As a Catholic, reading the news of the sex abuse report released last week inflicted an instant surge of emotions: confusion, sadness, distrust and anger. However, despite the heinous crimes of the priests who sexually abused men, women and children within the church, which then allowed such crimes to occur and reoccur, I continue to stand by my Catholic faith.
The report issued by a grand jury in Pennsylvania last Tuesday revealed that for more than 70 years, the Catholic Church concealed at least 1,000 different victims of sexual abuse by at least 300 bishops and other prominent leaders in the Catholic Church.
While the report lists 1,000 different victims, the document suggests there are far more. Those not included in the count were said to have been silenced or too fearful to report the crime, the sex abuse report said.
The sexual abuse cases are a horror alone, however, the most appalling aspect of the report was the extensive effort by the Catholic Church to conceal the fact that such events were occurring.
And it wasn’t the first time.
Sixteen years ago, the Spotlight team, a group of investigative journalists with the Boston Globe, exposed sex abuse in Boston’s Catholic Churches involving 100 priests.
After learning the details of the Pennsylvania report, the best word to describe my insurmountable emotions was betrayal – something Catholics across the world felt, too.
For days, numerous questions clouded my mind:
How could the church hide this?
How could even a single clergyman or priest commit such a disgusting crime?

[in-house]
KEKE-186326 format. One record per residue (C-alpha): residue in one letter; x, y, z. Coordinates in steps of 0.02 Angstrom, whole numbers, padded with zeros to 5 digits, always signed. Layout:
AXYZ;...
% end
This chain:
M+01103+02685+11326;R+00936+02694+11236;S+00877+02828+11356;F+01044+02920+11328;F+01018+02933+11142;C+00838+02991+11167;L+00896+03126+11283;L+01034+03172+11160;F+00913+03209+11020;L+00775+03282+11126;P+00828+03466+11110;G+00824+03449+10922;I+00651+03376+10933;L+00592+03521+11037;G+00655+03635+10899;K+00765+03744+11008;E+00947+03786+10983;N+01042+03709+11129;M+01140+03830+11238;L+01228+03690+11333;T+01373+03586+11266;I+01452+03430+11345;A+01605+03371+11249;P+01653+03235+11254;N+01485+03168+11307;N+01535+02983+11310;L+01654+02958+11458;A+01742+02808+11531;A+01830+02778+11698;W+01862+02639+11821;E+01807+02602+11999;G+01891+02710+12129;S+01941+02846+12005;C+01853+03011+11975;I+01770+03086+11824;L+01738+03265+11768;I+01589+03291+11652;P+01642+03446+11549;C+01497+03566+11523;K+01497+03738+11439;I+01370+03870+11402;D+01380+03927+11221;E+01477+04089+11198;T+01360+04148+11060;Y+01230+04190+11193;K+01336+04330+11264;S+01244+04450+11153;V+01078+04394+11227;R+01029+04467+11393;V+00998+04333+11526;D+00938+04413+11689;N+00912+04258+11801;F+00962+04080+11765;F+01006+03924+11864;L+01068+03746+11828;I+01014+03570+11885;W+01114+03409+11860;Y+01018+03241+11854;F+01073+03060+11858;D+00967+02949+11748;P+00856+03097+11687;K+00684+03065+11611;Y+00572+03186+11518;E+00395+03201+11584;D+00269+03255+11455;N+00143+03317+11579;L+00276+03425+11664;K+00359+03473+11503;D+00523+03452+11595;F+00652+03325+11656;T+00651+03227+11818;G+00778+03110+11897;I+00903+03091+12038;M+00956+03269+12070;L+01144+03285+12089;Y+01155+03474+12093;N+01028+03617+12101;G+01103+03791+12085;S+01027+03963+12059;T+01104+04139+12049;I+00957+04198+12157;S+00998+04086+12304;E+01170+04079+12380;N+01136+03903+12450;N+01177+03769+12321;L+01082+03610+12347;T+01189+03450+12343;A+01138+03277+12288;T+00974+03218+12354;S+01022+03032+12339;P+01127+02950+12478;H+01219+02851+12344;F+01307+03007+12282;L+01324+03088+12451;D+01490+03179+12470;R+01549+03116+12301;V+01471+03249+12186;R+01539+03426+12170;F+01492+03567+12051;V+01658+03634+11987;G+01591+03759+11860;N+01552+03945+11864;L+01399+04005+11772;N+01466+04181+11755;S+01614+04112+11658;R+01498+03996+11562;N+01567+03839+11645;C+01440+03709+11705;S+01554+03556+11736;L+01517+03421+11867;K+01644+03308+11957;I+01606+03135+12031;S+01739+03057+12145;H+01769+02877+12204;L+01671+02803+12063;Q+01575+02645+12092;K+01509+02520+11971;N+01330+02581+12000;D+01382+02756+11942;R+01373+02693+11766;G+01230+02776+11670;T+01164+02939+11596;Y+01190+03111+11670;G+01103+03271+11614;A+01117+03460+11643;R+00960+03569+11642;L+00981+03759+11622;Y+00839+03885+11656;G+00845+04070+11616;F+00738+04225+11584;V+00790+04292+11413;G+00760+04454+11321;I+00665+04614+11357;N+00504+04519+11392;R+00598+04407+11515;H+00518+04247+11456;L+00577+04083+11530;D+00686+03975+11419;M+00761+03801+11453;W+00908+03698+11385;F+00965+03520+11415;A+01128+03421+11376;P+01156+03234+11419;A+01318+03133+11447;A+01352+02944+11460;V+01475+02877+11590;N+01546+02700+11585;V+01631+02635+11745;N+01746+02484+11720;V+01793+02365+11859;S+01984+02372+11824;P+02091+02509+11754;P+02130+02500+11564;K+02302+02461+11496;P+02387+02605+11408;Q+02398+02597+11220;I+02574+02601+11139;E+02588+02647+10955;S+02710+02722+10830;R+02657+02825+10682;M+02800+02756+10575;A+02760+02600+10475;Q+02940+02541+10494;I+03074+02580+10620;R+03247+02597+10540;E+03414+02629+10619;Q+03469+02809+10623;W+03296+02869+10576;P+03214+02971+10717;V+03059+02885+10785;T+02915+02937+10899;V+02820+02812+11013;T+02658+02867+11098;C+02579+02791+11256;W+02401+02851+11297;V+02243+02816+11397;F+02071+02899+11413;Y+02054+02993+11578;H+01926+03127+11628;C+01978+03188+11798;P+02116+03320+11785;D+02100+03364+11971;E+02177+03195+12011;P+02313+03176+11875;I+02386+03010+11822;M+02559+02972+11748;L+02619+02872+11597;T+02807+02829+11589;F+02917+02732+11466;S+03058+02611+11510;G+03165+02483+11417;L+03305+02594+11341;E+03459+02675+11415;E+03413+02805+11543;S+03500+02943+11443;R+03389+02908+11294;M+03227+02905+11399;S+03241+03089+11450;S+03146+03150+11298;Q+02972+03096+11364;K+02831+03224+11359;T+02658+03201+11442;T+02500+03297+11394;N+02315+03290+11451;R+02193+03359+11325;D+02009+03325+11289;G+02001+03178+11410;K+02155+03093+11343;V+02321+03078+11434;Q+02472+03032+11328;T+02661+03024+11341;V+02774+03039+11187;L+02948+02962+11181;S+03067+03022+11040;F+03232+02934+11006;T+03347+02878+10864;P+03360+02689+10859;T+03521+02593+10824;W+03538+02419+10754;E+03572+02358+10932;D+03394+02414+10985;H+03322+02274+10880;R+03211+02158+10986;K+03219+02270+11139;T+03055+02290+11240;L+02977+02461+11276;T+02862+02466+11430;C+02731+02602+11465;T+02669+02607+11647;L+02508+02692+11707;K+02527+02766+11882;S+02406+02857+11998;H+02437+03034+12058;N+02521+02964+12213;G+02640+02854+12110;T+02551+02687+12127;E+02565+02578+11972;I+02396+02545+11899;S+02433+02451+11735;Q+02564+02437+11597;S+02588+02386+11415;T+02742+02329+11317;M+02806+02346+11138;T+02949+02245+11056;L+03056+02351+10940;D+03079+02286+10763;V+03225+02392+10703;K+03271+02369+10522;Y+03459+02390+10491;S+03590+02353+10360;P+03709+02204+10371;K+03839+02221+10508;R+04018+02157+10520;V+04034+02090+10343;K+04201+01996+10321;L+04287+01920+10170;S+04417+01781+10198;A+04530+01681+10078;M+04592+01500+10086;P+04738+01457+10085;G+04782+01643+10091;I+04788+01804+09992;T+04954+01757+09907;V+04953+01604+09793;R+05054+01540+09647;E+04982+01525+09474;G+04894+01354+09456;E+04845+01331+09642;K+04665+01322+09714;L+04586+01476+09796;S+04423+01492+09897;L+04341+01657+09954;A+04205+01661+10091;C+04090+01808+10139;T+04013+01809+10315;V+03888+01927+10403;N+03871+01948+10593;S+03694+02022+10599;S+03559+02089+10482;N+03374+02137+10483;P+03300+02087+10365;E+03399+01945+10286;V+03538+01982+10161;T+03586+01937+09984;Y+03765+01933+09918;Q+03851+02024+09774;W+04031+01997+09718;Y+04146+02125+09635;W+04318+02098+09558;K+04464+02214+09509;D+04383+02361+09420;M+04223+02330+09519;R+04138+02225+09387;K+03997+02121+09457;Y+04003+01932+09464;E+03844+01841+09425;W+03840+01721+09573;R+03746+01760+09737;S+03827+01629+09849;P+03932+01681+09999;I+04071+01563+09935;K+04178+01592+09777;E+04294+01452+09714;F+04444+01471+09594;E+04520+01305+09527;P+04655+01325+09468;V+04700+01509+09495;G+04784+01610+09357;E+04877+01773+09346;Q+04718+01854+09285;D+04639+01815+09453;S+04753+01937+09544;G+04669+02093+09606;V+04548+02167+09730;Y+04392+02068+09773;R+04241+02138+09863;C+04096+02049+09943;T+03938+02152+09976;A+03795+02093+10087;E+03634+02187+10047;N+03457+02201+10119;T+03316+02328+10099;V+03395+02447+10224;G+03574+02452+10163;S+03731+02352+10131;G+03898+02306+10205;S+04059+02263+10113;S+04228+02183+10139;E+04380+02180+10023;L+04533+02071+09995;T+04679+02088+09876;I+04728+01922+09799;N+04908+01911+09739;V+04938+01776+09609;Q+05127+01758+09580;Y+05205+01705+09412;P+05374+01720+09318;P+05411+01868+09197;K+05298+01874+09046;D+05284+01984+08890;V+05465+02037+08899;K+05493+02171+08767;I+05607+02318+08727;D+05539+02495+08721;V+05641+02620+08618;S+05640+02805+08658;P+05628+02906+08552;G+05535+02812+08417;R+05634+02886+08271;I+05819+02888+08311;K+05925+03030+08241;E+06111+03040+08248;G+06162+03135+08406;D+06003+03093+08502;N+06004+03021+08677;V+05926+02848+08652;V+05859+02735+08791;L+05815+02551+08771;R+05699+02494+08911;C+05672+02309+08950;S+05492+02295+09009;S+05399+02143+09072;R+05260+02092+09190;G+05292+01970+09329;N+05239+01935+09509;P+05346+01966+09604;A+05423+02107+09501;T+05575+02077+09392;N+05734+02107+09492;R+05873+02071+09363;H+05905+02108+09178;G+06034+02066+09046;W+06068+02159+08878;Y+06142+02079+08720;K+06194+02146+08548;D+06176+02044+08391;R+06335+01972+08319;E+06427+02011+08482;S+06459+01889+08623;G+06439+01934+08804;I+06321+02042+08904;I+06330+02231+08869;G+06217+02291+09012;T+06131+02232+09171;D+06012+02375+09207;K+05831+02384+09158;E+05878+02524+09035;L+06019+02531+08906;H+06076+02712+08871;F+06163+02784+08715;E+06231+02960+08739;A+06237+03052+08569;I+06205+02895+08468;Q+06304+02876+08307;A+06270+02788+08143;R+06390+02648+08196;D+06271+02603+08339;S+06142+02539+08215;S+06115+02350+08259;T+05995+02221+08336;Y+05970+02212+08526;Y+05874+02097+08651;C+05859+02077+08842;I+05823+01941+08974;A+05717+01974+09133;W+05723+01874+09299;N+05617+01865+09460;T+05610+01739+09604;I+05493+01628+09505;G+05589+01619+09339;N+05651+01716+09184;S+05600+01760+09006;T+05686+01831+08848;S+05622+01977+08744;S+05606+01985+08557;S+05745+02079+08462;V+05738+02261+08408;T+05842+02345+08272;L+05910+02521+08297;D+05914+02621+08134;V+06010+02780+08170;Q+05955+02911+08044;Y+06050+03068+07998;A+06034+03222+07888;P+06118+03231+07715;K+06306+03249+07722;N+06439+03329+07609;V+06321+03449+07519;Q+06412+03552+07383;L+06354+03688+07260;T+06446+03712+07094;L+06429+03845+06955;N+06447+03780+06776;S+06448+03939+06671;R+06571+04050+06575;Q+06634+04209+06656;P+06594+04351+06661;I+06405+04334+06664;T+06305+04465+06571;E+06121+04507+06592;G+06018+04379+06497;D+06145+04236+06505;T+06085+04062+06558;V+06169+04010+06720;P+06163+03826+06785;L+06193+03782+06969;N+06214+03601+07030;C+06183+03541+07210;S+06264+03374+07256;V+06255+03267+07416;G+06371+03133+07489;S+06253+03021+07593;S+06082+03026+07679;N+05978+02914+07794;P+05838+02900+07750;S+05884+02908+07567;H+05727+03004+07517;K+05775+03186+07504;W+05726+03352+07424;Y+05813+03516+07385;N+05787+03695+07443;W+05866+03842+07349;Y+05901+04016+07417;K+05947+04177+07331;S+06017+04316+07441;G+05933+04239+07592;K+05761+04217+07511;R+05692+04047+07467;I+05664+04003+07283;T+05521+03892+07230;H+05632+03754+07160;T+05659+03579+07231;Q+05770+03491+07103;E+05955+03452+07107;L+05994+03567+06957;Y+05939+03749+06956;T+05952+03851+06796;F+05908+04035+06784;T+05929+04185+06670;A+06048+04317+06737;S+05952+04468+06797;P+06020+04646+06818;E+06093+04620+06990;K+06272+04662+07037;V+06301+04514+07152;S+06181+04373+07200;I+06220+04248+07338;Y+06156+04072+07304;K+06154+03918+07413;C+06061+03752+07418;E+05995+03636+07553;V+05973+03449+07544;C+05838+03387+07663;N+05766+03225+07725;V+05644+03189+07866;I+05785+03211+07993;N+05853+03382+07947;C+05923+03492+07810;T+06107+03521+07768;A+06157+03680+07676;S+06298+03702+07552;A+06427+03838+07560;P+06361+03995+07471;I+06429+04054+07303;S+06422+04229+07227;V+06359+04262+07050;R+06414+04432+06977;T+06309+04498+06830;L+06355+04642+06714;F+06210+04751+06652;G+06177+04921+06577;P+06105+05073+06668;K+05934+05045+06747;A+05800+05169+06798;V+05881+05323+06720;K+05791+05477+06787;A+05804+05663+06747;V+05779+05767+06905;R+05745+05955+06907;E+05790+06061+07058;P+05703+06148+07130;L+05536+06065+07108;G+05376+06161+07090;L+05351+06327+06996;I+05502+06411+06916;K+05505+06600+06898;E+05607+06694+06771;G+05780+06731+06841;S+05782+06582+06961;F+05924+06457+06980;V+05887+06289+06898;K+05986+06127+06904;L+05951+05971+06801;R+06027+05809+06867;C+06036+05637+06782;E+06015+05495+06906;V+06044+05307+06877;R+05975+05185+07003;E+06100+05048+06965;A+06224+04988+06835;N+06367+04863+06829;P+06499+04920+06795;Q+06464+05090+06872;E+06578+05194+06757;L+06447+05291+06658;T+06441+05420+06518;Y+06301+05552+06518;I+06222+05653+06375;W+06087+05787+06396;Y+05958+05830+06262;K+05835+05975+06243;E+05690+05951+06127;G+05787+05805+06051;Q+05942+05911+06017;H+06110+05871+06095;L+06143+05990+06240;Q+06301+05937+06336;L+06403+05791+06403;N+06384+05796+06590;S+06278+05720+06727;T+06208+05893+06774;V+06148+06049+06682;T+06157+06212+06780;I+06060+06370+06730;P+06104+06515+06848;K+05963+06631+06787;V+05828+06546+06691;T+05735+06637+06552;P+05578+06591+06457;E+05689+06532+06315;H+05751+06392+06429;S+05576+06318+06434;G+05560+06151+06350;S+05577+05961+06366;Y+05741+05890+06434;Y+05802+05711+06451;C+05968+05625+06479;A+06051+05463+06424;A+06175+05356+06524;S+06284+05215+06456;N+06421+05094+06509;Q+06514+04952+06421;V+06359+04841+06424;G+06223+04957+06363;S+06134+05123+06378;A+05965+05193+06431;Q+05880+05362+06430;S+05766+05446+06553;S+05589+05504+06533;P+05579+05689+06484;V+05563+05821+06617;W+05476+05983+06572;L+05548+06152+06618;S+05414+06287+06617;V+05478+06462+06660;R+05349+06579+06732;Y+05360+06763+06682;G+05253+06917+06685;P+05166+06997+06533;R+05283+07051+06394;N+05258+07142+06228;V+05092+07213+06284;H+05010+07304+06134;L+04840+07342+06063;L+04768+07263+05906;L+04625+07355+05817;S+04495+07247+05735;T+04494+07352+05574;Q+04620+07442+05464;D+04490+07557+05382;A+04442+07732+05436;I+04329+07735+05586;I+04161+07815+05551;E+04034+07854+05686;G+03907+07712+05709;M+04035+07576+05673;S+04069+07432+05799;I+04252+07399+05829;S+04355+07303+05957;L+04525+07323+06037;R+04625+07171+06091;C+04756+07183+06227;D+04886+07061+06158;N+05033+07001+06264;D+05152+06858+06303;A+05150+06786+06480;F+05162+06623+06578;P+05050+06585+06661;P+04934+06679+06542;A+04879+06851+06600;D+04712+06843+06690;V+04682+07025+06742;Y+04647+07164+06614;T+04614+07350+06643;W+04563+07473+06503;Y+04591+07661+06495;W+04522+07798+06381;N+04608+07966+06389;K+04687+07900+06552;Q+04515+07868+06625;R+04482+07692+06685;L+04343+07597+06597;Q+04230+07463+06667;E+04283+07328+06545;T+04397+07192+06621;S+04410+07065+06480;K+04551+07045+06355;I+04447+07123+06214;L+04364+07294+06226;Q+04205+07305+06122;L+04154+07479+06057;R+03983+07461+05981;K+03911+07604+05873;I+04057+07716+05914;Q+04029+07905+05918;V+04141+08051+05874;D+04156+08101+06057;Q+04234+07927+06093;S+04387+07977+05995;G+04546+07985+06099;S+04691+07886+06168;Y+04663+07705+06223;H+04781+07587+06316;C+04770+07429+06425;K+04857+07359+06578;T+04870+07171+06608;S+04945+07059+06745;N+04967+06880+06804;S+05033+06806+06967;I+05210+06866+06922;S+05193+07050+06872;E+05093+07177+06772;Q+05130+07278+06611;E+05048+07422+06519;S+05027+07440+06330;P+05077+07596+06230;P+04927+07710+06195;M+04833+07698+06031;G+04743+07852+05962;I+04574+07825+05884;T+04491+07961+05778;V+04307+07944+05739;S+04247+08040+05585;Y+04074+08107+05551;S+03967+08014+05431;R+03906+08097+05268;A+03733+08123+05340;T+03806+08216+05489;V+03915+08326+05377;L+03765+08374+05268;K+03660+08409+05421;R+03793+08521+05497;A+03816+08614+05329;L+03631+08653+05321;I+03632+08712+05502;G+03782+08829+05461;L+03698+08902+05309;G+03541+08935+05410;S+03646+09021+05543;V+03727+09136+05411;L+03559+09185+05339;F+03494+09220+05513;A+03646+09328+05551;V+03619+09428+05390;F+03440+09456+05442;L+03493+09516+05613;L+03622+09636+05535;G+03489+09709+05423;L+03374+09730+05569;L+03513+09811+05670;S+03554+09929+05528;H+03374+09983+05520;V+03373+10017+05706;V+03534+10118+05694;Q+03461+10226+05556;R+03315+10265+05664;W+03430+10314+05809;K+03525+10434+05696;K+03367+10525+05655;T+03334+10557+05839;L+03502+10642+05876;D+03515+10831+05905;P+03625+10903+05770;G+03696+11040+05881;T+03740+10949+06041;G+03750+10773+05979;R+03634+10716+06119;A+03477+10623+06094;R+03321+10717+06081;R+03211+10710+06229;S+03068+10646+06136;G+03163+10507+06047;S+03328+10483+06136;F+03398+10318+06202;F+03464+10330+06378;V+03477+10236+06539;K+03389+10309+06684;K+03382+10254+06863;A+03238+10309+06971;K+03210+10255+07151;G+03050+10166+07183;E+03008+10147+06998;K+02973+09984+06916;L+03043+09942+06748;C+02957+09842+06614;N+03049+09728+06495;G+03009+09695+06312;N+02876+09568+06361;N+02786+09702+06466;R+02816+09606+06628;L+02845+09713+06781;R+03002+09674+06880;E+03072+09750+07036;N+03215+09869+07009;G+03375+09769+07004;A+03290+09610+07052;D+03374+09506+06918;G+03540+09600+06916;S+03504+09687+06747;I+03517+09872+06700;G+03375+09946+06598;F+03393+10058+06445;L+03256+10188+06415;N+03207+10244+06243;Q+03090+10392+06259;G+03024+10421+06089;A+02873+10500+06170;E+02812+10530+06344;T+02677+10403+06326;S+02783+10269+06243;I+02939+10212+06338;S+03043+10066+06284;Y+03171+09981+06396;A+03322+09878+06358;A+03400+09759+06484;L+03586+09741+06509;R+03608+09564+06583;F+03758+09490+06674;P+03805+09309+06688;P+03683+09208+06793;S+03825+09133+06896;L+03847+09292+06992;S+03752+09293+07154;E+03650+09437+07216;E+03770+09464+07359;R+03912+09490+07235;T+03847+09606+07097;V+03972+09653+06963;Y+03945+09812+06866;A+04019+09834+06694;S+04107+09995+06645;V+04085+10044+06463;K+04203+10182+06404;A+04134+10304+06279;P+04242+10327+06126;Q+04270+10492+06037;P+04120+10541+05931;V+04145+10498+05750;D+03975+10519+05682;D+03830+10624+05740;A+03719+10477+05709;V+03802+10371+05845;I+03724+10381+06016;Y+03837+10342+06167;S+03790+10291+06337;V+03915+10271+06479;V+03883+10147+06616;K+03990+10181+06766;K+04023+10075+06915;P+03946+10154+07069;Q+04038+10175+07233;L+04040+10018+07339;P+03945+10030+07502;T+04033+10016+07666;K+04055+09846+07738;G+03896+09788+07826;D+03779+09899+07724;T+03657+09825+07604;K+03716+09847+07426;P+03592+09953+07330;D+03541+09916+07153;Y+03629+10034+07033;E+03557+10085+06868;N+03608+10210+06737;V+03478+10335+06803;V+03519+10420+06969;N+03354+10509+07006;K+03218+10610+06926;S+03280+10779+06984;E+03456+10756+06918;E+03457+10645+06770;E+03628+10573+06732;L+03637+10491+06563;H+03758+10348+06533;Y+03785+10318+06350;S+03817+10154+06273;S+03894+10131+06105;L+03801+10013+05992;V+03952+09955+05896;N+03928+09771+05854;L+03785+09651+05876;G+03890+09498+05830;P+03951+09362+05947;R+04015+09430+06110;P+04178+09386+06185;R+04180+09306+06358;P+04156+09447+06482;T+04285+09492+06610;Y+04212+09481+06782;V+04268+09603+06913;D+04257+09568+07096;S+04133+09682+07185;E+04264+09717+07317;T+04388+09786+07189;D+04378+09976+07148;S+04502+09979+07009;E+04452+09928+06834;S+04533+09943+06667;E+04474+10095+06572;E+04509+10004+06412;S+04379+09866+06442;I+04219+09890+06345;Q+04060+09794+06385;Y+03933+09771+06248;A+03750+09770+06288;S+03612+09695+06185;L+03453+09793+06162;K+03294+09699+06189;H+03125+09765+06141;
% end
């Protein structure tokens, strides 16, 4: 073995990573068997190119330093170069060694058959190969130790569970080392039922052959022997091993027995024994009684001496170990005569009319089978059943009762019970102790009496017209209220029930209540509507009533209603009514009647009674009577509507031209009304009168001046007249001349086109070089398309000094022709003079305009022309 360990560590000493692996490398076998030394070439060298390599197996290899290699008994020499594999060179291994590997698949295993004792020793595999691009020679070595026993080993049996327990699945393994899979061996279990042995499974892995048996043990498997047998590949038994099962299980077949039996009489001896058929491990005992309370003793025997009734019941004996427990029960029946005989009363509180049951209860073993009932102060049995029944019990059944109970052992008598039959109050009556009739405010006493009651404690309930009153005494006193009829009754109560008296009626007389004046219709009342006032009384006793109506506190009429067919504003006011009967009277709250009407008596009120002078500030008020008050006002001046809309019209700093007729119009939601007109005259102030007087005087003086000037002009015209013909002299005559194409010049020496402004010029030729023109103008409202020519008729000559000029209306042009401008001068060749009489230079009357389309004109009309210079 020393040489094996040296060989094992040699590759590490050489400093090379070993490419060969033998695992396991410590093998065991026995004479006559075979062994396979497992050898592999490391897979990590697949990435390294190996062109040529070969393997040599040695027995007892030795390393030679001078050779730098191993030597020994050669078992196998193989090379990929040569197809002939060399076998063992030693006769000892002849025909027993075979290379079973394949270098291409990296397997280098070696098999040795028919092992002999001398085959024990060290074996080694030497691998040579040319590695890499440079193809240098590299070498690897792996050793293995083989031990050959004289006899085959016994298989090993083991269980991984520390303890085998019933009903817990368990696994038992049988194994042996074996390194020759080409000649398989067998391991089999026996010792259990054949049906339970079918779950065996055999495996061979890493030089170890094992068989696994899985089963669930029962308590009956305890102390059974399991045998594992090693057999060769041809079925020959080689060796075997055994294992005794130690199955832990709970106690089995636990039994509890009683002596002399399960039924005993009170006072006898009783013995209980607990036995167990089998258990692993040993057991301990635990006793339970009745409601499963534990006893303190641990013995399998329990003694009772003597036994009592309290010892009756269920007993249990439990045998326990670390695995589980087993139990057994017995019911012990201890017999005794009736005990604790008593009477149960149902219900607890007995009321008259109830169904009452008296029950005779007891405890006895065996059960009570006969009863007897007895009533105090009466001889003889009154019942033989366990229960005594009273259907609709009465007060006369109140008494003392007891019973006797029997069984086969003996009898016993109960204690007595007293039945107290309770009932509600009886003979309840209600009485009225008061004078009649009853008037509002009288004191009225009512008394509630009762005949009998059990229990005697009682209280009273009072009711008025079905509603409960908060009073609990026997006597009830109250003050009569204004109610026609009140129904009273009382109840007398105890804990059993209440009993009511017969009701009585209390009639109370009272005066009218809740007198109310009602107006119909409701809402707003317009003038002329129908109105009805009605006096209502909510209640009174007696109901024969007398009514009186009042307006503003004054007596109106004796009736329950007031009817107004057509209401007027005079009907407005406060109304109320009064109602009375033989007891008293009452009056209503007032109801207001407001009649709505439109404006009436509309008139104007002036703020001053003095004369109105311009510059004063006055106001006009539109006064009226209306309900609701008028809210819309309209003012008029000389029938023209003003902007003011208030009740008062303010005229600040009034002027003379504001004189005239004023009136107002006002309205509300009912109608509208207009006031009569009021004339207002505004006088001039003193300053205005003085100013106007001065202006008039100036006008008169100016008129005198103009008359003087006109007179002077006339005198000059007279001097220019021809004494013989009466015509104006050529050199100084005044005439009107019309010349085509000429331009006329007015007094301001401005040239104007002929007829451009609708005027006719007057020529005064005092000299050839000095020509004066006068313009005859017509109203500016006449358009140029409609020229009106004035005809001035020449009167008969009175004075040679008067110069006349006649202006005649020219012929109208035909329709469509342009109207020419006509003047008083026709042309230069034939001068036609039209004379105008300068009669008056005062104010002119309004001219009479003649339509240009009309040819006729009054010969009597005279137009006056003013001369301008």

Why were the victims’ voices silenced for so long?
After an unsuccessful effort to find the answers to these questions, I pushed away any thoughts of the report to solely think about my faith – the Catholic faith that has guided me throughout my life.
I thought about times of struggle when praying the rosary would give me the strength to carry on, doing the sign of the cross every time I pull out of my driveway, handing out the Eucharist, the bread that symbolizes the body of Christ, as a Eucharistic minister – a few things that only scratch the surface of what it means to be Catholic.
Through reflecting on my faith, I realized that the core beliefs of Catholicism do not support the acts of the priests who sexually abused others and the people responsible for allowing it to continue.
The Catholic faith has served as a central part of millions of lives worldwide for more than 2,000 years. Despite the institutional downfalls throughout the years, the objective of the Catholic faith has always been to better the lives of others, not bring them harm.
While the actions of the priests are inexcusable, the actions of one person, nor 300, do not define the actions of all. Those who have committed such crimes, no matter their title or status, should always be held accountable for the crimes they commit. All must remember that the sex abuse report reveals only a percentage, not the whole.
So, before blindly placing false stereotypes over priests, the church or the millions of Catholics worldwide, remember that the Catholic faith, alone, does not stand nor cater to atrocious crimes like sexual abuse.
Perpetuating a crime like this is not only inexcusable — it is unbecoming of what it means to be a Catholic.
Considering that this is the latest major allegation toward the church, it will be difficult for the Catholic Church to regain its trust. However, I suppose that is when we need faith the most.
Chaveli Guzman is a senior majoring in mass communications.